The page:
In A First Chandrayaan-2 Discovers Sodium On Moon

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In A First Chandrayan-2 Discovers Sodium On Moon

| Updated: October 8, 2022 13:58

India’s Chandrayaan-2 orbiter, which has been orbiting the Moon since August 2019, has for the first time mapped the abundance of sodium on the Moon. According to the Indian Space Research Organisation, the X-ray spectrometer ‘CLASS’ on the Chandrayaan-2 orbiter has mapped an abundance of sodium on the moon for the first time, according to the Indian Space Research Organisation.

The National Space Agency said in a recent work published in The Astrophysical Journal Letters that Chandrayaan-2 mapped the abundance of sodium on the Moon for the very first time using CLASS (Chandrayaan-2 Large Area Soft X-ray Spectrometer), adding, “Built at the U. R. Rao Satellite Centre of ISRO in Bengaluru, CLASS provides clean signatures of the sodium line thanks to its high sensitivity and performance.”

According to the study’s findings, a portion of the signal could be caused by a thin layer of sodium atoms that are weakly bound to the lunar grains. These sodium atoms can be nudged out of the surface by solar wind or ultraviolet radiation more easily than if they were part of the lunar minerals. Also shown is a diurnal variation of the surface sodium that would explain the continuous supply of atoms to the exosphere, sustaining it.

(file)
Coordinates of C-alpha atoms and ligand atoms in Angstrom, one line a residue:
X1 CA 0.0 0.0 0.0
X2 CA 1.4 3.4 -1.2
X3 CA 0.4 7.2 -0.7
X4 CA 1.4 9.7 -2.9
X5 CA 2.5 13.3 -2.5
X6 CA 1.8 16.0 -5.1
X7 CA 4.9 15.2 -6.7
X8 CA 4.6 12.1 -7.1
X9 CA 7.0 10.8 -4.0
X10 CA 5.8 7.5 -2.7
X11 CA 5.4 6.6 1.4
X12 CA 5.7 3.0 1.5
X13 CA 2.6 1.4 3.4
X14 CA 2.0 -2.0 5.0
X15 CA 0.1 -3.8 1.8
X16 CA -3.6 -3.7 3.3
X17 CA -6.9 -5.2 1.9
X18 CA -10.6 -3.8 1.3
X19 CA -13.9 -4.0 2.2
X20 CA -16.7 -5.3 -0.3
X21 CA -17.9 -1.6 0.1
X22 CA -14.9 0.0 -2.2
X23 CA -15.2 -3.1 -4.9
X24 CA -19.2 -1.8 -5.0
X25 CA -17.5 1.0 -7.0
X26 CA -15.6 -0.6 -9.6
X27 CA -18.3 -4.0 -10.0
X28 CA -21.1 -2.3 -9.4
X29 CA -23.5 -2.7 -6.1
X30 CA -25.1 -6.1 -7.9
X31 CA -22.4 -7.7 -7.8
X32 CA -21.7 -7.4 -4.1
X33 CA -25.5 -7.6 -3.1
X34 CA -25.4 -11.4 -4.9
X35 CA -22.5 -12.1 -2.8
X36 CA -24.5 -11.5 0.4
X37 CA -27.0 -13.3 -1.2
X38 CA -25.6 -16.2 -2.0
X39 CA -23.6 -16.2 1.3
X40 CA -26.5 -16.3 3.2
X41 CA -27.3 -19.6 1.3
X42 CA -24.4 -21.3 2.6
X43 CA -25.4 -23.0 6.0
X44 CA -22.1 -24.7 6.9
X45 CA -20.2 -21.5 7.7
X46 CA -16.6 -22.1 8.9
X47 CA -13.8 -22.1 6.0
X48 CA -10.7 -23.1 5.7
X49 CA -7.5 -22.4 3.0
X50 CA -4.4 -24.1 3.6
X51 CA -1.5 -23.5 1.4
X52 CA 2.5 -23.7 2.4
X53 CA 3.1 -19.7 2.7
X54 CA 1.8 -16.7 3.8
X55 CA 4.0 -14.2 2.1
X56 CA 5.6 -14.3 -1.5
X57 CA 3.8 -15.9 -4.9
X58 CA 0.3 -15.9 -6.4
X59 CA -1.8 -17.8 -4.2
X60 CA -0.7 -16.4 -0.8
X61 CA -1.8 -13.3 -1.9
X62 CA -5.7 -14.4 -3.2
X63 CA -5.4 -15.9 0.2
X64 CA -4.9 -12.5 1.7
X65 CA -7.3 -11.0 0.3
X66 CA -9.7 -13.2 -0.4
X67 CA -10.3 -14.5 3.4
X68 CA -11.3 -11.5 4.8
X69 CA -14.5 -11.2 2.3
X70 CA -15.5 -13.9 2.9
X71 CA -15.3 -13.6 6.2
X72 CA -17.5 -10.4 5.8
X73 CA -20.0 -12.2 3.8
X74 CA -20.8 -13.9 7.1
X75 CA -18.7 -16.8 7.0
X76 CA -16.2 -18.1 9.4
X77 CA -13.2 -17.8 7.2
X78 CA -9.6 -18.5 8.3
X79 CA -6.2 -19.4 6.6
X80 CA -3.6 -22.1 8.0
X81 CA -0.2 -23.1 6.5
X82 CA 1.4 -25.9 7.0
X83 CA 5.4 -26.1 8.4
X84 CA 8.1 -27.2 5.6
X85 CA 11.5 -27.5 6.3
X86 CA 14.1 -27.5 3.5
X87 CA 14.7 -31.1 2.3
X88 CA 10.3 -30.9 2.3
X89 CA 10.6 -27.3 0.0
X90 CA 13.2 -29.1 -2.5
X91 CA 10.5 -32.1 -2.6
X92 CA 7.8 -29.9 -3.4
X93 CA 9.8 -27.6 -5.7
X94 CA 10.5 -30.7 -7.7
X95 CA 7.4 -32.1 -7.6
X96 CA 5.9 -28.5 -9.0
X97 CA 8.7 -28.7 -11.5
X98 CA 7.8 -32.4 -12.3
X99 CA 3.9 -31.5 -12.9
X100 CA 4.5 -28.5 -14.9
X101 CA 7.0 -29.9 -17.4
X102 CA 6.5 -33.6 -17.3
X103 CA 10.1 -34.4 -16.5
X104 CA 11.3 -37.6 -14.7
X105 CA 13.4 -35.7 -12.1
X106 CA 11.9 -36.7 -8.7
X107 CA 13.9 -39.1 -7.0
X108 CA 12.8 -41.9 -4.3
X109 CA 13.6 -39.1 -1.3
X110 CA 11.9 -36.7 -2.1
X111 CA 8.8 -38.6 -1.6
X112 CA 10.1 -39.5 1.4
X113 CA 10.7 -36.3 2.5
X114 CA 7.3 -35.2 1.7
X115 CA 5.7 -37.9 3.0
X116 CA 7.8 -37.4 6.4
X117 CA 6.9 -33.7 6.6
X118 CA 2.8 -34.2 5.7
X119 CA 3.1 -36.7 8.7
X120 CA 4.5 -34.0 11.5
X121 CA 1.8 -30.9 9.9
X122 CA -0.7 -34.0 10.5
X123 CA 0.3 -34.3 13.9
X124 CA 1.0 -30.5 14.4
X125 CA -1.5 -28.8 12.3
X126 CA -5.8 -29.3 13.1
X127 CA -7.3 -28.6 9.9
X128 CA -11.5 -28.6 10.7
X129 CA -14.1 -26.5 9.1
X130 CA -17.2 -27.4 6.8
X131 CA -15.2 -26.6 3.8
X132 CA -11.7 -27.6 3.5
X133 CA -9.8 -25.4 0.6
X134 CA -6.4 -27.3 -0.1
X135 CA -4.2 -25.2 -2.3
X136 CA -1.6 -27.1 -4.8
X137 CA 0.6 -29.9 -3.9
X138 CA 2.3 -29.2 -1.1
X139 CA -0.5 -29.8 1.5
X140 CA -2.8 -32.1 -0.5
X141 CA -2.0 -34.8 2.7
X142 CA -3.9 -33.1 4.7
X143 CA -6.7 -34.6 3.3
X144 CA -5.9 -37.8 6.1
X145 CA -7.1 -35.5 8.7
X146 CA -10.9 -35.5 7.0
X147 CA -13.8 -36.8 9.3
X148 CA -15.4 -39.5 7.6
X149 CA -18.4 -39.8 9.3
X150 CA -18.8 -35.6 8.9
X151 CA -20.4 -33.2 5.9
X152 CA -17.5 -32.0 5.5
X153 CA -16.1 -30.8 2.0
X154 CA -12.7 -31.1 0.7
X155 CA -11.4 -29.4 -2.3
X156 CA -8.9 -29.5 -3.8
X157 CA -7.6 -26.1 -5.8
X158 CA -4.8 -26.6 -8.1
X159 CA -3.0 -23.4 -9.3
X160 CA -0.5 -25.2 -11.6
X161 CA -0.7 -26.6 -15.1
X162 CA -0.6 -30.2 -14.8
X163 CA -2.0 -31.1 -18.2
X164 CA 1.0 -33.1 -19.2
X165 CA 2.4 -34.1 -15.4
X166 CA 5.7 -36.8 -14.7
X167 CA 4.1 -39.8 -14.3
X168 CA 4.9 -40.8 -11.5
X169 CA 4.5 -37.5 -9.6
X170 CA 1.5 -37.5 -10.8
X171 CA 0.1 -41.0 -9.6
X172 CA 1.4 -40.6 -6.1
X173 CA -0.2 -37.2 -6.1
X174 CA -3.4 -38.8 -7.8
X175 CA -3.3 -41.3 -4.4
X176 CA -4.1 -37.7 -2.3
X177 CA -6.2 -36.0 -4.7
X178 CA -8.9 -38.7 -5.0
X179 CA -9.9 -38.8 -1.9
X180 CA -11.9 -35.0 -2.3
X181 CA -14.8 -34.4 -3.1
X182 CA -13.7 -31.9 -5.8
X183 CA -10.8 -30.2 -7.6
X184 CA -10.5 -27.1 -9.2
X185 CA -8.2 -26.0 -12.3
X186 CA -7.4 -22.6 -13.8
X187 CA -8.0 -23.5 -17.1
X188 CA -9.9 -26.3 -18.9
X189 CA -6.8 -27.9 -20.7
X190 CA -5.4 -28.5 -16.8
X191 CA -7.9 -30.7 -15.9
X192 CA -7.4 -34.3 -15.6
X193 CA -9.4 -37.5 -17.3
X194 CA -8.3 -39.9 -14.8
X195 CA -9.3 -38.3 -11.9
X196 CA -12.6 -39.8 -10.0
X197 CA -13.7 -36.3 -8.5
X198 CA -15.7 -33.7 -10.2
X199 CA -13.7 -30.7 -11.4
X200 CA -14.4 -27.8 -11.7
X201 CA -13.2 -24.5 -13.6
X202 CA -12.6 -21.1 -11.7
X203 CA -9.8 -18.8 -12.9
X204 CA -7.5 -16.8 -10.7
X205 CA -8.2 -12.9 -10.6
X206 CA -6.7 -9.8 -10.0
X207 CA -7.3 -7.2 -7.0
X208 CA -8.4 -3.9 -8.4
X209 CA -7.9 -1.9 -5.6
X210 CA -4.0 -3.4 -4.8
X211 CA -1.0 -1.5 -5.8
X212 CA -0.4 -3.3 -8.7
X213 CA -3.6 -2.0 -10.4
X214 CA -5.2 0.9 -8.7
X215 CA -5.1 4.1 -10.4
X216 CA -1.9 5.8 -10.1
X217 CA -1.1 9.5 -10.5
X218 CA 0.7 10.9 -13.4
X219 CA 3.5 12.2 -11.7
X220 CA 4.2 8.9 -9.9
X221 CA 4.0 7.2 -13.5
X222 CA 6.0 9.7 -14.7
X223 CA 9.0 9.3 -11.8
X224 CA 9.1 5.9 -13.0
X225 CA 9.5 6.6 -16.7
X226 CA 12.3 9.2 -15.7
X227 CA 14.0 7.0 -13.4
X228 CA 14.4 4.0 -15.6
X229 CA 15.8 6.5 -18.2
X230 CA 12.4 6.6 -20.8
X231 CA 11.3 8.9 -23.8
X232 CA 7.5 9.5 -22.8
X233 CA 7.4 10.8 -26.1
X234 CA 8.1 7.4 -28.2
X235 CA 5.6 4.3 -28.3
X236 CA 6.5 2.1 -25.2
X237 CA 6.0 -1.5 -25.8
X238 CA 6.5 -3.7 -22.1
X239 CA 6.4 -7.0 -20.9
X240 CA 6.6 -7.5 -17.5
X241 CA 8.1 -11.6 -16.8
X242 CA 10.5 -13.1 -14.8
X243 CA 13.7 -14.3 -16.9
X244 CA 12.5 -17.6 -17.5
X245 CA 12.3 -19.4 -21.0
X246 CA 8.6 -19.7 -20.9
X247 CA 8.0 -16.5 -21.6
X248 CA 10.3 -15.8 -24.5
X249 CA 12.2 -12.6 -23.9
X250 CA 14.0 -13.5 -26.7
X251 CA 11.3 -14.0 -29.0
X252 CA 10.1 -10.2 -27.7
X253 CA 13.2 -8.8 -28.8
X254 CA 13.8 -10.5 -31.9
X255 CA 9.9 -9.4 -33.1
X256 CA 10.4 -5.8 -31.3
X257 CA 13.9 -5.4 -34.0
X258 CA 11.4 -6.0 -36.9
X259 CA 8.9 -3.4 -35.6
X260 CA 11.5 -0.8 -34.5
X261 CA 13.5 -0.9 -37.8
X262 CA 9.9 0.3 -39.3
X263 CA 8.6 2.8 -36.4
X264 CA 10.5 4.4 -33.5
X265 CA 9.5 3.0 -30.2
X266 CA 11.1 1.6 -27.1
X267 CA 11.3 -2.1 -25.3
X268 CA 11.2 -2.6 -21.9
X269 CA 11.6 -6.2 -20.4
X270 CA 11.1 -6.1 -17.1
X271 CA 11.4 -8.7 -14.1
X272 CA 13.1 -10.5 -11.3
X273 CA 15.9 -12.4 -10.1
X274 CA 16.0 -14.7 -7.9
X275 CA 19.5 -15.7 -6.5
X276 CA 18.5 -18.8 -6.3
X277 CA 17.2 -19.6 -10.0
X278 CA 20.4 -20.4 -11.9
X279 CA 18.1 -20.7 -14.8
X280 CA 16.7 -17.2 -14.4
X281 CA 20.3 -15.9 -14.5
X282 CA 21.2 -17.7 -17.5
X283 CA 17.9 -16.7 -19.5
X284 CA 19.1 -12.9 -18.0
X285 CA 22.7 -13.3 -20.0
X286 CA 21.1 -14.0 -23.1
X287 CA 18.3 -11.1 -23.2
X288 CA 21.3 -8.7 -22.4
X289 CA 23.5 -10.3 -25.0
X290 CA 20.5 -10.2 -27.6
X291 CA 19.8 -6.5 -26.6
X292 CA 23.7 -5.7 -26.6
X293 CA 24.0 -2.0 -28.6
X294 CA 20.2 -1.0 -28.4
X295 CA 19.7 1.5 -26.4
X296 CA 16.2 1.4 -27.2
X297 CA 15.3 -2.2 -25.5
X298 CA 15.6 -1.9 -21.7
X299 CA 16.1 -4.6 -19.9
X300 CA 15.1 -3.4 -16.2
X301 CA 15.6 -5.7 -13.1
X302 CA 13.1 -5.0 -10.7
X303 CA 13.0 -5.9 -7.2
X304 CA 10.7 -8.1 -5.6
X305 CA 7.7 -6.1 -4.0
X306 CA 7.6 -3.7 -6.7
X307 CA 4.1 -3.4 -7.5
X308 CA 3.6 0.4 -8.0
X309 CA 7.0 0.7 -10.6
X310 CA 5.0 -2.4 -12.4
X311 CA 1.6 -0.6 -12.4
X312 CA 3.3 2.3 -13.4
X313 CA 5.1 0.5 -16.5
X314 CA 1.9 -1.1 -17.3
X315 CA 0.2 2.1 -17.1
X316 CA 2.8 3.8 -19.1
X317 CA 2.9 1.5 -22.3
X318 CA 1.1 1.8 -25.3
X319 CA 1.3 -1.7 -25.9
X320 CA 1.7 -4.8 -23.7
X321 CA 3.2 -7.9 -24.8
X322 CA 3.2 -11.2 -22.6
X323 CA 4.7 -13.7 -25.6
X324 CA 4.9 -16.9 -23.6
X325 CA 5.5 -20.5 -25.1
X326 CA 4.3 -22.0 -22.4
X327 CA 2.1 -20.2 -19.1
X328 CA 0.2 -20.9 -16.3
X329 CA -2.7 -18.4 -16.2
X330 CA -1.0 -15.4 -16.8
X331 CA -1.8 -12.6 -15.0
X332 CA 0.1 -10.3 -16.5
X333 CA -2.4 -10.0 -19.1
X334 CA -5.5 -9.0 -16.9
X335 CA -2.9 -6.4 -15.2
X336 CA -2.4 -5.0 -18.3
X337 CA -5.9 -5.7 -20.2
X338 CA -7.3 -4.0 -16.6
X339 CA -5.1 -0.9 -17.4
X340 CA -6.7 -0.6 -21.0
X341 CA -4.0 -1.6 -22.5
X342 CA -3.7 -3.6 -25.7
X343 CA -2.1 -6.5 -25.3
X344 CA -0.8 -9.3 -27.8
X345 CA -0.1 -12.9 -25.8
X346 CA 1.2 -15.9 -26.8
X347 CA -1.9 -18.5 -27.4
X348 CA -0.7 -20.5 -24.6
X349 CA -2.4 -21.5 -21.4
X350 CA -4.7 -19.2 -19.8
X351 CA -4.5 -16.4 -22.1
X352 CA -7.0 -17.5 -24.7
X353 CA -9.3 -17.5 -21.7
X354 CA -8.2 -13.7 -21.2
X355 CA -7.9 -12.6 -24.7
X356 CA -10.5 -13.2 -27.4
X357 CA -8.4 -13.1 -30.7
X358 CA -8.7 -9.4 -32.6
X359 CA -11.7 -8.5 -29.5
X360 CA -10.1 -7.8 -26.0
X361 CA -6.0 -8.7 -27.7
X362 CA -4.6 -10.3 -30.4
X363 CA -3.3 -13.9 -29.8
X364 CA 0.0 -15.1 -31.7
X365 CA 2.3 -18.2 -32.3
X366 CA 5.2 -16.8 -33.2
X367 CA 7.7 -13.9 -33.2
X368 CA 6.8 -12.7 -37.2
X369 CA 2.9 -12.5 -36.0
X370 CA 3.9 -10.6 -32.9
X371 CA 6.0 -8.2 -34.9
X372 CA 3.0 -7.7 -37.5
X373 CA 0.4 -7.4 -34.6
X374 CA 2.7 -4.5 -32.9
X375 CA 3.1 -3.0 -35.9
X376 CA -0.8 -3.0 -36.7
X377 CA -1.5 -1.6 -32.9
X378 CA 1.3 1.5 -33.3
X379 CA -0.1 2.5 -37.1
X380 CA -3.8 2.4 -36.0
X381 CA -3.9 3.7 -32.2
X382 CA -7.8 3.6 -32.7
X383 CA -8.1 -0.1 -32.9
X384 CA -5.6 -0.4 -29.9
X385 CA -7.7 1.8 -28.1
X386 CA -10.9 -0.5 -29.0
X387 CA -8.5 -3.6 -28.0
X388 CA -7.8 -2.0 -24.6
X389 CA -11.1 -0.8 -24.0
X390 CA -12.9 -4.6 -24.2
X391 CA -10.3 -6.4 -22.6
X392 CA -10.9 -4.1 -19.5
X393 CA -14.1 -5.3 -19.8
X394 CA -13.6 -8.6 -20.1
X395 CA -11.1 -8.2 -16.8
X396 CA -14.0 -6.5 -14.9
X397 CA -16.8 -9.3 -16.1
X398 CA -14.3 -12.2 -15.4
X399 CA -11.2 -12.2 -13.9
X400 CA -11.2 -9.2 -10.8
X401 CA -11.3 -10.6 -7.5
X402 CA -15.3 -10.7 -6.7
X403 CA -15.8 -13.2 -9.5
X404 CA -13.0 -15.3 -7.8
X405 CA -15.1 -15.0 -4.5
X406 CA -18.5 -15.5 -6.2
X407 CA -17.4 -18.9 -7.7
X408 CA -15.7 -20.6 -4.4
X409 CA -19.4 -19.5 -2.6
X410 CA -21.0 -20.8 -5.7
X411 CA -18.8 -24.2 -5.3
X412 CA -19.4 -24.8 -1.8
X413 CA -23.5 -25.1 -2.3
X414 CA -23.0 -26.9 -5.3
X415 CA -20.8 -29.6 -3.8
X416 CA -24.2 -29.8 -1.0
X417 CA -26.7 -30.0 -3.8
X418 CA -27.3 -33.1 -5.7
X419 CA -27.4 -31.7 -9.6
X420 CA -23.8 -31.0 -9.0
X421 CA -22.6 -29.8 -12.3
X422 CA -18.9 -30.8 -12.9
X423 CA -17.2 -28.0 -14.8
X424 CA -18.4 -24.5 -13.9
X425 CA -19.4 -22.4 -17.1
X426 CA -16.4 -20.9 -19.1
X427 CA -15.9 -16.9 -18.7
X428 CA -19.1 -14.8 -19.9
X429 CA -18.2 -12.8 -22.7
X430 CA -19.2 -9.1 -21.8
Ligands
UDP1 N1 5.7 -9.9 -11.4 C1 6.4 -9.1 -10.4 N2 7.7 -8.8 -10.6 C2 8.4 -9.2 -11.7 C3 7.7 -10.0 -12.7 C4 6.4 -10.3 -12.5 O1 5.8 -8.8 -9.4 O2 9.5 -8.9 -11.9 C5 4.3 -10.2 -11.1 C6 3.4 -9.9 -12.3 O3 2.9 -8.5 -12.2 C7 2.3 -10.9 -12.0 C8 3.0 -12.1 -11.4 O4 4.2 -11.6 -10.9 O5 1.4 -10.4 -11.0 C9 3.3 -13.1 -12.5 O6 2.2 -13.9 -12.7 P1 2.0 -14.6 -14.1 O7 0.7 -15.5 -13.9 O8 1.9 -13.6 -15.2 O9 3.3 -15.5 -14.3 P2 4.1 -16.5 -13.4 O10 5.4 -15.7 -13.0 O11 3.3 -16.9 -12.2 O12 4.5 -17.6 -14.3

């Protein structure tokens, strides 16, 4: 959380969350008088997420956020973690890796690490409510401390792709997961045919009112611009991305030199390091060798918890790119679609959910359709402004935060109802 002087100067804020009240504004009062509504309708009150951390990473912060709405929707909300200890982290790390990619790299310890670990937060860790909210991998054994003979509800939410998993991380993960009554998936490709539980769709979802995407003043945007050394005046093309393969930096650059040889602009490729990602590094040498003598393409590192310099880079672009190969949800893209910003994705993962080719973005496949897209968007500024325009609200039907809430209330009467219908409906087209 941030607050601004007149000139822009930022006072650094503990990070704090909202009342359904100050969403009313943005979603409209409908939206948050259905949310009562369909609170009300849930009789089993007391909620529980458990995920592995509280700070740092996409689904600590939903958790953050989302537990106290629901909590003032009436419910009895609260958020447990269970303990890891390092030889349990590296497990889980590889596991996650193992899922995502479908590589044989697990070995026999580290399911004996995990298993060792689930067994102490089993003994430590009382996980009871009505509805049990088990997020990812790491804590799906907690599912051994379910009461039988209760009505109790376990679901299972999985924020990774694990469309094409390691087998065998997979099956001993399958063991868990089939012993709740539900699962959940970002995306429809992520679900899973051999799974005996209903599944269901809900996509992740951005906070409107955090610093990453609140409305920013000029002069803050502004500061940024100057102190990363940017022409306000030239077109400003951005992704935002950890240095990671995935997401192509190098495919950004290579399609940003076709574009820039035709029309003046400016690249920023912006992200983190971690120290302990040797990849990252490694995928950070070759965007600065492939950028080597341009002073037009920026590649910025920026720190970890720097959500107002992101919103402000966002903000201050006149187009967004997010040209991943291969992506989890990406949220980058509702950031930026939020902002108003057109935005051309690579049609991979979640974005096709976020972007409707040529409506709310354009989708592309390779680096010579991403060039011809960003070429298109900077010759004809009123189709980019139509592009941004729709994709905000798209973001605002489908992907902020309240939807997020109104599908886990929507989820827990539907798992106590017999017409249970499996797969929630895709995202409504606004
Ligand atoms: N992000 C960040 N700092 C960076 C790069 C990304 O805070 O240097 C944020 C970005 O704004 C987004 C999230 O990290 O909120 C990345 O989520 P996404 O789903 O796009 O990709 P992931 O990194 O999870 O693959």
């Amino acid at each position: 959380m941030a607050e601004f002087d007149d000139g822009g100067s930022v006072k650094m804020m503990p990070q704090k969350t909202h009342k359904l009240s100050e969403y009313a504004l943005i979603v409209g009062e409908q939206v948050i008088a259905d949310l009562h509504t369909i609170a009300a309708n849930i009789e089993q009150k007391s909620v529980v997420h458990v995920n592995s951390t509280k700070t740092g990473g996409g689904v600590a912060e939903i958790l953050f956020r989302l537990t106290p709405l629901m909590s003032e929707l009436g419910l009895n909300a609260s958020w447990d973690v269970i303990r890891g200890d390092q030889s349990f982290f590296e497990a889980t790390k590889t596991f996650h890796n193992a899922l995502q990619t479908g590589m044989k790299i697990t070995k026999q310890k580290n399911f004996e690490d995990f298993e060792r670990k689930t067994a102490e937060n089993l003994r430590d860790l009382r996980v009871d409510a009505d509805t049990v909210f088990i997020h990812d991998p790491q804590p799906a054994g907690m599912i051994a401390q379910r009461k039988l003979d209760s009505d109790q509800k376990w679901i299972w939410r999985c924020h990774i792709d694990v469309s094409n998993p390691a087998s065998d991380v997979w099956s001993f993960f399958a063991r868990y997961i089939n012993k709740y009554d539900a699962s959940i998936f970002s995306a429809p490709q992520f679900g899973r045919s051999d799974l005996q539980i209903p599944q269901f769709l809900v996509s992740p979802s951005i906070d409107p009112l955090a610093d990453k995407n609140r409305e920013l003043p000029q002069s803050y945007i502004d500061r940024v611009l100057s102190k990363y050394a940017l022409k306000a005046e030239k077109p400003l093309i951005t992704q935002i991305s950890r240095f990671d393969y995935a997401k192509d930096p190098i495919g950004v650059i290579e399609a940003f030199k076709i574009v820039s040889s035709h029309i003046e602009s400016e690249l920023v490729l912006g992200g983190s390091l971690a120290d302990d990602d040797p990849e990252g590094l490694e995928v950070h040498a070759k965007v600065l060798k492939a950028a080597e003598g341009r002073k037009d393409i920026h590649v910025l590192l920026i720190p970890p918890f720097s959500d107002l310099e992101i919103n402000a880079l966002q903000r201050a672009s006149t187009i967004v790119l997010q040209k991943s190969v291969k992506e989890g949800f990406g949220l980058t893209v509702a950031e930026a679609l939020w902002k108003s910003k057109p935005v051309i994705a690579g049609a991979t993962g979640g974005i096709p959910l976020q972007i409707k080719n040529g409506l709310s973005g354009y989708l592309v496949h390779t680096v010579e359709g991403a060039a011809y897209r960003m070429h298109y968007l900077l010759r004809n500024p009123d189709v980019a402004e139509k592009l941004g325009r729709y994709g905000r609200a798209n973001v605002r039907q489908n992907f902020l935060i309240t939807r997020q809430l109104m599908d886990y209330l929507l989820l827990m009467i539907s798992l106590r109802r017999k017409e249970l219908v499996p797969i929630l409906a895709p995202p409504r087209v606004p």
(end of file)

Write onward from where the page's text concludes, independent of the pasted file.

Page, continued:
Interestingly, an aspect that widens the interest in this alkali element is its presence in the wispy atmosphere of the moon, a region so thin that the atoms there rarely meet. This region, termed an “exosphere”, begins at the surface of the moon and extends several thousand kilometers into interplanetary space.

ISRO said, “The new findings from Chandrayaan-2 provide an avenue to study surface-exosphere interaction on the moon, which would aid the development of similar models for mercury and other airless bodies in our solar system and beyond.”

According to ISRO, the radiance that fills the vast expanse of the night sky is the reflection of sunlight from the moon’s surface, a major part of which is from the bright lunar highlands. The rock and soil samples that the Apollo 11 astronauts brought back to Earth showed that the regions on the lunar surface, which are remnants of the ancient lunar crust, are mainly composed of silicate minerals, including sodium.

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